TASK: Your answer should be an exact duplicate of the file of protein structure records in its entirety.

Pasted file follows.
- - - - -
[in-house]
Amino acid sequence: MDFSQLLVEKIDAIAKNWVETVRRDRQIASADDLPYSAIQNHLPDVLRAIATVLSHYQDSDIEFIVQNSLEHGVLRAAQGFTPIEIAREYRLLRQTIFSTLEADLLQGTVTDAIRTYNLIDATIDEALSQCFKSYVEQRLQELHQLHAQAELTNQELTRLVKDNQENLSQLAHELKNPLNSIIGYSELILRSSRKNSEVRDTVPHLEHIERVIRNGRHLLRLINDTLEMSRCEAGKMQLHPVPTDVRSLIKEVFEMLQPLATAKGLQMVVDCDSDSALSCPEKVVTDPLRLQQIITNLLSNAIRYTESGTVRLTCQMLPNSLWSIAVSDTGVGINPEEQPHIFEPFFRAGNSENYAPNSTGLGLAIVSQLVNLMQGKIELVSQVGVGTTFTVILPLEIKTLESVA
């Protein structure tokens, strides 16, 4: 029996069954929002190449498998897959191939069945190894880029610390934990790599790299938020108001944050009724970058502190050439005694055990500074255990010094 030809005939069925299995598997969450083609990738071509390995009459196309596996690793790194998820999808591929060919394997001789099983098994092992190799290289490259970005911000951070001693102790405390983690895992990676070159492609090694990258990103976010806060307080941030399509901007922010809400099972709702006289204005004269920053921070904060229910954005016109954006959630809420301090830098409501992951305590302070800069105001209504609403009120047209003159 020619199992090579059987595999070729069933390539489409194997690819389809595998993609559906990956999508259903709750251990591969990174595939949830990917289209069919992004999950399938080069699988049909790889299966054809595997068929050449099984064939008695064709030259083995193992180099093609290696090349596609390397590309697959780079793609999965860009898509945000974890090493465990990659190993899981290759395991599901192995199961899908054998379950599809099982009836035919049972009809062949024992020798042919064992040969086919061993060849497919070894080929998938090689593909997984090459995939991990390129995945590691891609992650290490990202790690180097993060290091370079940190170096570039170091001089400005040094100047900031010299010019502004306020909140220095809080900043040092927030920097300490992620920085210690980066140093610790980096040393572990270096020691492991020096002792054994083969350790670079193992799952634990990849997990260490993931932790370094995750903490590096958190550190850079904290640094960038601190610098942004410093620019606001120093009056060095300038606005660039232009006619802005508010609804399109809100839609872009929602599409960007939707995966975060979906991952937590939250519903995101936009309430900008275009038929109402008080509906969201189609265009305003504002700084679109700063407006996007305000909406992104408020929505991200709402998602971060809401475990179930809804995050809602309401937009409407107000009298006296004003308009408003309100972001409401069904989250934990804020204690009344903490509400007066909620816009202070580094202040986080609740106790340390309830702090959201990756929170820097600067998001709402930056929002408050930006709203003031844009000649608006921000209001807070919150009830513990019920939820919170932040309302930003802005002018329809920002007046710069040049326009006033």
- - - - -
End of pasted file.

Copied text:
[in-house]
Amino acid sequence: MDFSQLLVEKIDAIAKNWVETVRRDRQIASADDLPYSAIQNHLPDVLRAIATVLSHYQDSDIEFIVQNSLEHGVLRAAQGFTPIEIAREYRLLRQTIFSTLEADLLQGTVTDAIRTYNLIDATIDEALSQCFKSYVEQRLQELHQLHAQAELTNQELTRLVKDNQENLSQLAHELKNPLNSIIGYSELILRSSRKNSEVRDTVPHLEHIERVIRNGRHLLRLINDTLEMSRCEAGKMQLHPVPTDVRSLIKEVFEMLQPLATAKGLQMVVDCDSDSALSCPEKVVTDPLRLQQIITNLLSNAIRYTESGTVRLTCQMLPNSLWSIAVSDTGVGINPEEQPHIFEPFFRAGNSENYAPNSTGLGLAIVSQLVNLMQGKIELVSQVGVGTTFTVILPLEIKTLESVA
């Protein structure tokens, strides 16, 4: 029996069954929002190449498998897959191939069945190894880029610390934990790599790299938020108001944050009724970058502190050439005694055990500074255990010094 030809005939069925299995598997969450083609990738071509390995009459196309596996690793790194998820999808591929060919394997001789099983098994092992190799290289490259970005911000951070001693102790405390983690895992990676070159492609090694990258990103976010806060307080941030399509901007922010809400099972709702006289204005004269920053921070904060229910954005016109954006959630809420301090830098409501992951305590302070800069105001209504609403009120047209003159 020619199992090579059987595999070729069933390539489409194997690819389809595998993609559906990956999508259903709750251990591969990174595939949830990917289209069919992004999950399938080069699988049909790889299966054809595997068929050449099984064939008695064709030259083995193992180099093609290696090349596609390397590309697959780079793609999965860009898509945000974890090493465990990659190993899981290759395991599901192995199961899908054998379950599809099982009836035919049972009809062949024992020798042919064992040969086919061993060849497919070894080929998938090689593909997984090459995939991990390129995945590691891609992650290490990202790690180097993060290091370079940190170096570039170091001089400005040094100047900031010299010019502004306020909140220095809080900043040092927030920097300490992620920085210690980066140093610790980096040393572990270096020691492991020096002792054994083969350790670079193992799952634990990849997990260490993931932790370094995750903490590096958190550190850079904290640094960038601190610098942004410093620019606001120093009056060095300038606005660039232009006619802005508010609804399109809100839609872009929602599409960007939707995966975060979906991952937590939250519903995101936009309430900008275009038929109402008080509906969201189609265009305003504002700084679109700063407006996007305000909406992104408020929505991200709402998602971060809401475990179930809804995050809602309401937009409407107000009298006296004003308009408003309100972001409401069904989250934990804020204690009344903490509400007066909620816009202070580094202040986080609740106790340390309830702090959201990756929170820097600067998001709402930056929002408050930006709203003031844009000649608006921000209001807070919150009830513990019920939820919170932040309302930003802005002018329809920002007046710069040049326009006033």